A vote of confidence for mandatory activation was also given by Consumer Guild indicating that consumer groups are in unison over every subscriber enjoying the benefits of CNAP. This pits them against telcos which have asked for an opt-in approach.

Overview on telco submissions

Reliance Jio said that it will be able to share the name of a telecom consumer only after obtaining their consent due to license provisions. “There can be myriad reasons for the customers not being willing to share their name with the called party. A few of these can be potential fraud and risk of abuse, misbehaviour, social media stalking, etc.” read the submission by Jio, adding that instances of abuse increase in case of women.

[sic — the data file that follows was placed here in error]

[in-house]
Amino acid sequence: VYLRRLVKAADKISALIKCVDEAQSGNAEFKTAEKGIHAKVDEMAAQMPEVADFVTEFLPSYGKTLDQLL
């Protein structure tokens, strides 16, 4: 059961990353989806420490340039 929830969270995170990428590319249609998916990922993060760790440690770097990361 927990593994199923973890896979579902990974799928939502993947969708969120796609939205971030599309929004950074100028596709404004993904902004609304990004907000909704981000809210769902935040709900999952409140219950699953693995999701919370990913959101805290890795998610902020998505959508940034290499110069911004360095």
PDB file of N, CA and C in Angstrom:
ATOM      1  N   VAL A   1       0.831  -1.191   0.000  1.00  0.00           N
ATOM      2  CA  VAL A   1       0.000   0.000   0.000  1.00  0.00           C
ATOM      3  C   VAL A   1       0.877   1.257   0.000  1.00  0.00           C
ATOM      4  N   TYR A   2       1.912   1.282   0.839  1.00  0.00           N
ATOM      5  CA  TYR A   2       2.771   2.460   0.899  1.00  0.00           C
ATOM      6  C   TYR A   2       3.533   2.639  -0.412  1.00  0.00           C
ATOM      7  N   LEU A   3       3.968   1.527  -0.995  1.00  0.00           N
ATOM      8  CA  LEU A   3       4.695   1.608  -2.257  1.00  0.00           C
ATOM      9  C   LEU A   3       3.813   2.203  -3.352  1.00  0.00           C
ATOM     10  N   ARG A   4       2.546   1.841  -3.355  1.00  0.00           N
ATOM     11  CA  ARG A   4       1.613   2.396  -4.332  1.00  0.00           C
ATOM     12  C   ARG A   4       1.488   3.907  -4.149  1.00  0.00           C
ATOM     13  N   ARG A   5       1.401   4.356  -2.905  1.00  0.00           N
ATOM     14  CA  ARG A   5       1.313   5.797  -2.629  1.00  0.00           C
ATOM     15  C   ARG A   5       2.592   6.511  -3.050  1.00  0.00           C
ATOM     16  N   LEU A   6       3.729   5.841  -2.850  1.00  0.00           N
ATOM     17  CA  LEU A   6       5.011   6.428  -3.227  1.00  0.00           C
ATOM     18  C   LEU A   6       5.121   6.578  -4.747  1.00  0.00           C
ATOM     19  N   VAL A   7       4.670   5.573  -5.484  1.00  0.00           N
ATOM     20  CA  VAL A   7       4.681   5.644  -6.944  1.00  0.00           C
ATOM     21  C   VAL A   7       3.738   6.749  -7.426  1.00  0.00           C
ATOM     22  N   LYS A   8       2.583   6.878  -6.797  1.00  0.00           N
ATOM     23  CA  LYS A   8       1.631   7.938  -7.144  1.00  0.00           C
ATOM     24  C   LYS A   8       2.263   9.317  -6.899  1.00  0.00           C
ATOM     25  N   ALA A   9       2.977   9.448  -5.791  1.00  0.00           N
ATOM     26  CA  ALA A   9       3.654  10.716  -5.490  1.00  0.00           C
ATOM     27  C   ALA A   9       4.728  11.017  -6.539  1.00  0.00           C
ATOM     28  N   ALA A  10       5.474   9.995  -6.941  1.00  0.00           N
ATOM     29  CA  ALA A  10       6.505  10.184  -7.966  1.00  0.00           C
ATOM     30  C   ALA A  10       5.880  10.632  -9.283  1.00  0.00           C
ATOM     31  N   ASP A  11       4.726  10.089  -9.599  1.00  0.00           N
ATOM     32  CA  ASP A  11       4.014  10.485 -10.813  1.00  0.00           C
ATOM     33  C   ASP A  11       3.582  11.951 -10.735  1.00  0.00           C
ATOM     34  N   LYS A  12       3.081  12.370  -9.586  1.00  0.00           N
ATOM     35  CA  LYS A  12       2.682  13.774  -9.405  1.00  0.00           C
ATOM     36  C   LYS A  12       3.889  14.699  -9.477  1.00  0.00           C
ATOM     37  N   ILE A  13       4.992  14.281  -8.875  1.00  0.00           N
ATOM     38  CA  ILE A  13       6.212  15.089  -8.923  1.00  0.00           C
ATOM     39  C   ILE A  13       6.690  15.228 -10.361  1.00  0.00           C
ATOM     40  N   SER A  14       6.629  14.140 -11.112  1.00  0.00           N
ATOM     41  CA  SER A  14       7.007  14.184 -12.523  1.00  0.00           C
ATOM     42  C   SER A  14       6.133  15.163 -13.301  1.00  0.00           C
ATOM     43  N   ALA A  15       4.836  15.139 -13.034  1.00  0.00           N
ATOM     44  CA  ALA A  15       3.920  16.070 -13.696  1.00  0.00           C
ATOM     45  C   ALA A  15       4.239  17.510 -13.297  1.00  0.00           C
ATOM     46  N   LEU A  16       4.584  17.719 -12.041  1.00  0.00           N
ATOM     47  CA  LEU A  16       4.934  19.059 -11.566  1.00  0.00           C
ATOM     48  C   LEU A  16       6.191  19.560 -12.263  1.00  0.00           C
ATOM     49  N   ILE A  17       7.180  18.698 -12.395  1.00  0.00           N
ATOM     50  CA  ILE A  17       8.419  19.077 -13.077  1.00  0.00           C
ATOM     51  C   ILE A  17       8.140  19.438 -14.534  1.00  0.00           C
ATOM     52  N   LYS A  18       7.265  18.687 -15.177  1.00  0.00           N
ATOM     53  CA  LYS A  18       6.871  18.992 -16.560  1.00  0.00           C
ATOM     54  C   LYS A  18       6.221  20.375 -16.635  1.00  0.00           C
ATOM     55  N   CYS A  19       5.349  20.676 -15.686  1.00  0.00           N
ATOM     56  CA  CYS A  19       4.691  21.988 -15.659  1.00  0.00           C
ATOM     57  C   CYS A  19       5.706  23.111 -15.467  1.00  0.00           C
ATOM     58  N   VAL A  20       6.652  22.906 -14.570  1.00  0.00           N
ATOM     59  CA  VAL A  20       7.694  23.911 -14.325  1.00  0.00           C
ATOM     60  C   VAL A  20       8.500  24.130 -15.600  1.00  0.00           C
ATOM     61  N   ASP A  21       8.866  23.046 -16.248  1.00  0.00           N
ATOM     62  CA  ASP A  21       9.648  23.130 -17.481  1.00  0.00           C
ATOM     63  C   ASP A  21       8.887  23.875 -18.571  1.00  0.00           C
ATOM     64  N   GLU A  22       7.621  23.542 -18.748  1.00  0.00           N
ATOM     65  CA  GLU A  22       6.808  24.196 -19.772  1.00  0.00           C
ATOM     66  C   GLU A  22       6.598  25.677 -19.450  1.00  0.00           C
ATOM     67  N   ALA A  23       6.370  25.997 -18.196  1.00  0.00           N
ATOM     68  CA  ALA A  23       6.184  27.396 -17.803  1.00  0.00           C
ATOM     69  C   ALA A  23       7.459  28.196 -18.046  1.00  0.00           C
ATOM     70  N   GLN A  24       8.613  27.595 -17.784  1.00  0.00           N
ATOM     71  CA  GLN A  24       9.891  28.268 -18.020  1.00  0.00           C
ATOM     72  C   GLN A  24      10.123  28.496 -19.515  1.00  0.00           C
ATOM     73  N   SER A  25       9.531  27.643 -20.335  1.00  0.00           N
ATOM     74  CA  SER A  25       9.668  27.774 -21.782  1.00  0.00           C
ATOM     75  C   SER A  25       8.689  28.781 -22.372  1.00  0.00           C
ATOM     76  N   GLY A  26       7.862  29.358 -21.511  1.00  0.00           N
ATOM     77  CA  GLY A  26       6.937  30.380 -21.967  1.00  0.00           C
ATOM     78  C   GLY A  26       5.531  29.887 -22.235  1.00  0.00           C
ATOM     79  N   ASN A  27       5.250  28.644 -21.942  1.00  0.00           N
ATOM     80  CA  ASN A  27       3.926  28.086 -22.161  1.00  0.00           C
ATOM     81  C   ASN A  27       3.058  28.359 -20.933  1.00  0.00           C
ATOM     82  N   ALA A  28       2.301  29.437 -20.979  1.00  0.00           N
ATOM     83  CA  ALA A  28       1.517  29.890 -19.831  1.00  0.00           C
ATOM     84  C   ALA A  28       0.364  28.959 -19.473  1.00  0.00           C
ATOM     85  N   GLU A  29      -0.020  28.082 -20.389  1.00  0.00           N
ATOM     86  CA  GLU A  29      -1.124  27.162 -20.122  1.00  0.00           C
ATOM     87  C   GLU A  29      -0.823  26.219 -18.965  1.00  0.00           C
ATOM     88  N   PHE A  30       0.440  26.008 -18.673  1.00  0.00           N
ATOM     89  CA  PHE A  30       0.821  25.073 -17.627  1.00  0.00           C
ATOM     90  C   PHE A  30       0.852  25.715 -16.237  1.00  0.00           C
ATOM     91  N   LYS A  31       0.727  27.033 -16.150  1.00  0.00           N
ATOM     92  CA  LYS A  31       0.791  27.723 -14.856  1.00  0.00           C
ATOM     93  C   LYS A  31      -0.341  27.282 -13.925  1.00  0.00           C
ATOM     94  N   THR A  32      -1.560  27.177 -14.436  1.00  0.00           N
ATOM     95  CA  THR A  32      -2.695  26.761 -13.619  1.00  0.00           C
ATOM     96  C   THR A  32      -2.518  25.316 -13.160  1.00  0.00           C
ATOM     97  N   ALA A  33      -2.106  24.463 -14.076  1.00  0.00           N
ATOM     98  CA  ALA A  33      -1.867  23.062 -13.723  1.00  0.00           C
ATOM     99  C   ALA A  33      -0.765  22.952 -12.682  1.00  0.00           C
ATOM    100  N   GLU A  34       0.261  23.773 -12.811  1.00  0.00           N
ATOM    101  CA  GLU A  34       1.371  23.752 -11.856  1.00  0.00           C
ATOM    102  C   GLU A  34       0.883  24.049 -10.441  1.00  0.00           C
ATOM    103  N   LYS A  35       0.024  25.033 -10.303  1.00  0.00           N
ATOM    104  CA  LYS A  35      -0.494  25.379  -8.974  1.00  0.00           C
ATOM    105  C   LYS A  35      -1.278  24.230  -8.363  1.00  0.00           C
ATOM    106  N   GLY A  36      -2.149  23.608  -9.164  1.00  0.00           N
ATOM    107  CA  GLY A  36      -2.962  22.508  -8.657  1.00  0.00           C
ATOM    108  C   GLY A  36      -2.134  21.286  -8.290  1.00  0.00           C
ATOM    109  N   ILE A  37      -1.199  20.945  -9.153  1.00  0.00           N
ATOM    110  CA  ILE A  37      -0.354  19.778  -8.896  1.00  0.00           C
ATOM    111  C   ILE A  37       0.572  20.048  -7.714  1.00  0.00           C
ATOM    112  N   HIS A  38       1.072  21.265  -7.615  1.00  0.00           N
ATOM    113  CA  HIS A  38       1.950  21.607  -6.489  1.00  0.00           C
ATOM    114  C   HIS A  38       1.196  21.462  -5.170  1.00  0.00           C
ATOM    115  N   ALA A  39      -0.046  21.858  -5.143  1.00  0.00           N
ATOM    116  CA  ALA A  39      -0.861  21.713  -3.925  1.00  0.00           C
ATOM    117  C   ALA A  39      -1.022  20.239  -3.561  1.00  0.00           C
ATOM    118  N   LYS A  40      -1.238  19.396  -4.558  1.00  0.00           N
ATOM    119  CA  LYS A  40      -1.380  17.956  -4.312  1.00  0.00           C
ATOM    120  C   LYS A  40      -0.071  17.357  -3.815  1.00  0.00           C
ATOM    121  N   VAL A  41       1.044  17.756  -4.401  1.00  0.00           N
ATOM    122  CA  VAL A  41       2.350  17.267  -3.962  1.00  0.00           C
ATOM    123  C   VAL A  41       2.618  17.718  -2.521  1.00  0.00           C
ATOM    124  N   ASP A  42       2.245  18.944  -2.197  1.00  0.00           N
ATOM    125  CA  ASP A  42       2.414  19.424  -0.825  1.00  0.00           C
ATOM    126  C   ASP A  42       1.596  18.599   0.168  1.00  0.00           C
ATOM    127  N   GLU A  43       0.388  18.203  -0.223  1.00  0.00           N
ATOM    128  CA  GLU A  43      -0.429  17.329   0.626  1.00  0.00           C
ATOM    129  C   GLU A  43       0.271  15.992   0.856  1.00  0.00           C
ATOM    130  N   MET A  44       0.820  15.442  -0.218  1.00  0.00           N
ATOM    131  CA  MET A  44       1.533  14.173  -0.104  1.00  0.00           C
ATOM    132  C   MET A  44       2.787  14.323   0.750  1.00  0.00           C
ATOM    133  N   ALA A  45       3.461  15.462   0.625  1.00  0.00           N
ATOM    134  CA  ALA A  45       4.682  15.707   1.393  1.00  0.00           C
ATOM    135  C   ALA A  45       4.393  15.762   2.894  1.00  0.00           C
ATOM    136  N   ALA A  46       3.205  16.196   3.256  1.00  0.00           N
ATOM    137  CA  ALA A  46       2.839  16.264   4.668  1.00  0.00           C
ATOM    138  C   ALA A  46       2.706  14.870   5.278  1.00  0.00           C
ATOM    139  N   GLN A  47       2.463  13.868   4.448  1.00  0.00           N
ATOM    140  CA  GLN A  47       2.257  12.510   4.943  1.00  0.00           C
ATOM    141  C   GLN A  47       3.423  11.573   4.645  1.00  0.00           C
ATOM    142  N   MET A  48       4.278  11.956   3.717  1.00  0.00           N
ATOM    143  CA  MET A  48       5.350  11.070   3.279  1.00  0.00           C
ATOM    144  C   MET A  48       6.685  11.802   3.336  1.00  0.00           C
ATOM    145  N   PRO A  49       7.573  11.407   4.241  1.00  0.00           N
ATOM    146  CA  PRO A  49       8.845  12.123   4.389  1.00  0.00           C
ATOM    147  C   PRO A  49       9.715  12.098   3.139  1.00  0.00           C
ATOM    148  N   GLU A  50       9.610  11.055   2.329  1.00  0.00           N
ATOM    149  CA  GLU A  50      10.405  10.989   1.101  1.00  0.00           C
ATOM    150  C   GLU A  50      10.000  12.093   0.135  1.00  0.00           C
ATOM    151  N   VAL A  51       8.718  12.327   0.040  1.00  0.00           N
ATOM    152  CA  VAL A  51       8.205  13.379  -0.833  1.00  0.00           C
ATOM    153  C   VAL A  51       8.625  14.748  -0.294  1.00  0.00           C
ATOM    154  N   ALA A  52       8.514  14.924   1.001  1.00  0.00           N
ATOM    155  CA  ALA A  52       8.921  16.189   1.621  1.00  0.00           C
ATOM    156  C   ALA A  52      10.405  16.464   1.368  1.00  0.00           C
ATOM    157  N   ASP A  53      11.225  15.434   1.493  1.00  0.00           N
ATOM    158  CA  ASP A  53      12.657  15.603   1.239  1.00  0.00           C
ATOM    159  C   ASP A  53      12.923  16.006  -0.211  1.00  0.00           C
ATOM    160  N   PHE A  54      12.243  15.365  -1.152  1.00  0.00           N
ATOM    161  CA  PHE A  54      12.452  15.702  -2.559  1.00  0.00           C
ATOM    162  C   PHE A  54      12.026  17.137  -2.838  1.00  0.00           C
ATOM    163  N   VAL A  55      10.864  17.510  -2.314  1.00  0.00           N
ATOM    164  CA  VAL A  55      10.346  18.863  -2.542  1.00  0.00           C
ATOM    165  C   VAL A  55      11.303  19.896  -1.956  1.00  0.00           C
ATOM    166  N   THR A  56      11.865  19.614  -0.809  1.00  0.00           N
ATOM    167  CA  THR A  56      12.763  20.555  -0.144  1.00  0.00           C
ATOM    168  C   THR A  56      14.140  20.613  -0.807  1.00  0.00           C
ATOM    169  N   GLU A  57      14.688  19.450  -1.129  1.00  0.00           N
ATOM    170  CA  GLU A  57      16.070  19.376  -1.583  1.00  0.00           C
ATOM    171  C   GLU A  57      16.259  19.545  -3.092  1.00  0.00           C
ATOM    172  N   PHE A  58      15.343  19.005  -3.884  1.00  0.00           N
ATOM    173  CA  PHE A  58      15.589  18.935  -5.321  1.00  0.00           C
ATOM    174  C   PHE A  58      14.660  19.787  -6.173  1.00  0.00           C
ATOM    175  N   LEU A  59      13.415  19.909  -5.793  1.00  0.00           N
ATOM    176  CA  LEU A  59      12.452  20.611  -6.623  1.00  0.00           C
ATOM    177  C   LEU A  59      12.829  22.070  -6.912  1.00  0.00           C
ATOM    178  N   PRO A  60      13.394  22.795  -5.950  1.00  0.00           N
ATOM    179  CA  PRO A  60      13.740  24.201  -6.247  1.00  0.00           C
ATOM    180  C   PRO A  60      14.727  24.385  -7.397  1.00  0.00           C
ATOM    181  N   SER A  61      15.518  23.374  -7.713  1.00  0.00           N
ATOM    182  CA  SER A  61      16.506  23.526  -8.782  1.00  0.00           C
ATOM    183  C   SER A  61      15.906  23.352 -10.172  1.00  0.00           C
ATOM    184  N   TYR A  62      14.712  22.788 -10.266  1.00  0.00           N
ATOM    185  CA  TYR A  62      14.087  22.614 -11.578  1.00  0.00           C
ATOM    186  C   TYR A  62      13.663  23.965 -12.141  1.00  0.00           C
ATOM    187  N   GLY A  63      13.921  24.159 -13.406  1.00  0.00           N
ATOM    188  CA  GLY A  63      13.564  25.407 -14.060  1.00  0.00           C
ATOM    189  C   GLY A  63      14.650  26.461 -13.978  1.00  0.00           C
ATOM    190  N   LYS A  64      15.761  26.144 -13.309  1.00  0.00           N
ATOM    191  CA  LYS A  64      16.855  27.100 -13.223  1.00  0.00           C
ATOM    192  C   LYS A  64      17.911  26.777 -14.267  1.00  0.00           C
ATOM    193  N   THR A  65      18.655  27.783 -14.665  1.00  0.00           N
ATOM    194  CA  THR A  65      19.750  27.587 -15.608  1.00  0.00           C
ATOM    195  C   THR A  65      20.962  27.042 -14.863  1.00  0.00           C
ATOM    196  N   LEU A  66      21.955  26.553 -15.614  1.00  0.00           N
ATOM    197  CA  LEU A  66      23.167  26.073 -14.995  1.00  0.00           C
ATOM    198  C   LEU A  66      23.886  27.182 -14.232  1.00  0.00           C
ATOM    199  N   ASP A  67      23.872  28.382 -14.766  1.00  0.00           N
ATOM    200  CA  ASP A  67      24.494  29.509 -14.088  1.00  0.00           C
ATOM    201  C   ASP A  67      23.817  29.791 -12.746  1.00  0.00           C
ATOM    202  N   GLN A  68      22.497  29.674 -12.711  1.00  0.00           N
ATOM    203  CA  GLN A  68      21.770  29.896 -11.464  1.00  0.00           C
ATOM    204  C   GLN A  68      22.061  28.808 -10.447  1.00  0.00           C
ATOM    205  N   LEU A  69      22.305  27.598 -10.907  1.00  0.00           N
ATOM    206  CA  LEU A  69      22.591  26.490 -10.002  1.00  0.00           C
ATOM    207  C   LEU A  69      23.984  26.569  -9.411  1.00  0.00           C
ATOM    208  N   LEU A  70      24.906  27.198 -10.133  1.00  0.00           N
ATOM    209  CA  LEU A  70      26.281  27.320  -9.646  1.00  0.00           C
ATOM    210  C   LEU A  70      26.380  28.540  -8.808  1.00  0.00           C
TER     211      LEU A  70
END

Airtel also called for privacy to be addressed in the framework but cautioned that a consent mechanism may leave CNAP ineffective as violators may choose to opt out of it thereby not revealing their name/identity in a call. BSNL, a government-run company, was also of the opinion that CNAP should not be made mandatory at this stage.

“For making the mandatory activation for each subscriber there may be challenges with legacy network elements which may not be capable of providing this facility to all of its customers,” the company said.

Cellular Operators Association of India (COAI) said that CNAP should be optional for telcos given the technical and privacy challenges. They pointed out that subscriber data is “confidential information” and a segment of consumers may not want their names to be shared besides risk of data leakage.